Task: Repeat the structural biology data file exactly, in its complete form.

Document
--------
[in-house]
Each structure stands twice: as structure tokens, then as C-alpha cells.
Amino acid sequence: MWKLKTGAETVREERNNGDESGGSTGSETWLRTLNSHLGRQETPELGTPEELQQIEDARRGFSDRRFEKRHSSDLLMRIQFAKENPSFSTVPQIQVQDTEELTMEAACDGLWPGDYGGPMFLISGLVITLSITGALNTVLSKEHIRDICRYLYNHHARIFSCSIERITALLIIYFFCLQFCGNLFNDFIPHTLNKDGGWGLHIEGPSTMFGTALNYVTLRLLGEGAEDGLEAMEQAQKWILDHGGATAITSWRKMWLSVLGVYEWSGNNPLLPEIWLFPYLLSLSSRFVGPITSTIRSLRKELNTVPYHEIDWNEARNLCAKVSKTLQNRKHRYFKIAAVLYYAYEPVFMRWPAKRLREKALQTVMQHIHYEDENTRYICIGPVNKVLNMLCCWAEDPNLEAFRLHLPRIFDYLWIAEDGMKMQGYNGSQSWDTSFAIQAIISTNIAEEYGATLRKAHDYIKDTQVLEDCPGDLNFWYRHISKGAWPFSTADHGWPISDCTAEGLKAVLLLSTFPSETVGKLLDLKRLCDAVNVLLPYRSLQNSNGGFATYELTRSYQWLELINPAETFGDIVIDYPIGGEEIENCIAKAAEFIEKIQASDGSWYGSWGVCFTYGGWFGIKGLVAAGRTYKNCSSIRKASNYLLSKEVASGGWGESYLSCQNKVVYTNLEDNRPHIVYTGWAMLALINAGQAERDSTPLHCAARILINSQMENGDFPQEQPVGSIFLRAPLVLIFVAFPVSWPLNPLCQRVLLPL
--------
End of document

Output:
[in-house]
Each structure stands twice: as structure tokens, then as C-alpha cells.
Amino acid sequence: MWKLKTGAETVREERNNGDESGGSTGSETWLRTLNSHLGRQETPELGTPEELQQIEDARRGFSDRRFEKRHSSDLLMRIQFAKENPSFSTVPQIQVQDTEELTMEAACDGLWPGDYGGPMFLISGLVITLSITGALNTVLSKEHIRDICRYLYNHHARIFSCSIERITALLIIYFFCLQFCGNLFNDFIPHTLNKDGGWGLHIEGPSTMFGTALNYVTLRLLGEGAEDGLEAMEQAQKWILDHGGATAITSWRKMWLSVLGVYEWSGNNPLLPEIWLFPYLLSLSSRFVGPITSTIRSLRKELNTVPYHEIDWNEARNLCAKVSKTLQNRKHRYFKIAAVLYYAYEPVFMRWPAKRLREKALQTVMQHIHYEDENTRYICIGPVNKVLNMLCCWAEDPNLEAFRLHLPRIFDYLWIAEDGMKMQGYNGSQSWDTSFAIQAIISTNIAEEYGATLRKAHDYIKDTQVLEDCPGDLNFWYRHISKGAWPFSTADHGWPISDCTAEGLKAVLLLSTFPSETVGKLLDLKRLCDAVNVLLPYRSLQNSNGGFATYELTRSYQWLELINPAETFGDIVIDYPIGGEEIENCIAKAAEFIEKIQASDGSWYGSWGVCFTYGGWFGIKGLVAAGRTYKNCSSIRKASNYLLSKEVASGGWGESYLSCQNKVVYTNLEDNRPHIVYTGWAMLALINAGQAERDSTPLHCAARILINSQMENGDFPQEQPVGSIFLRAPLVLIFVAFPVSWPLNPLCQRVLLPL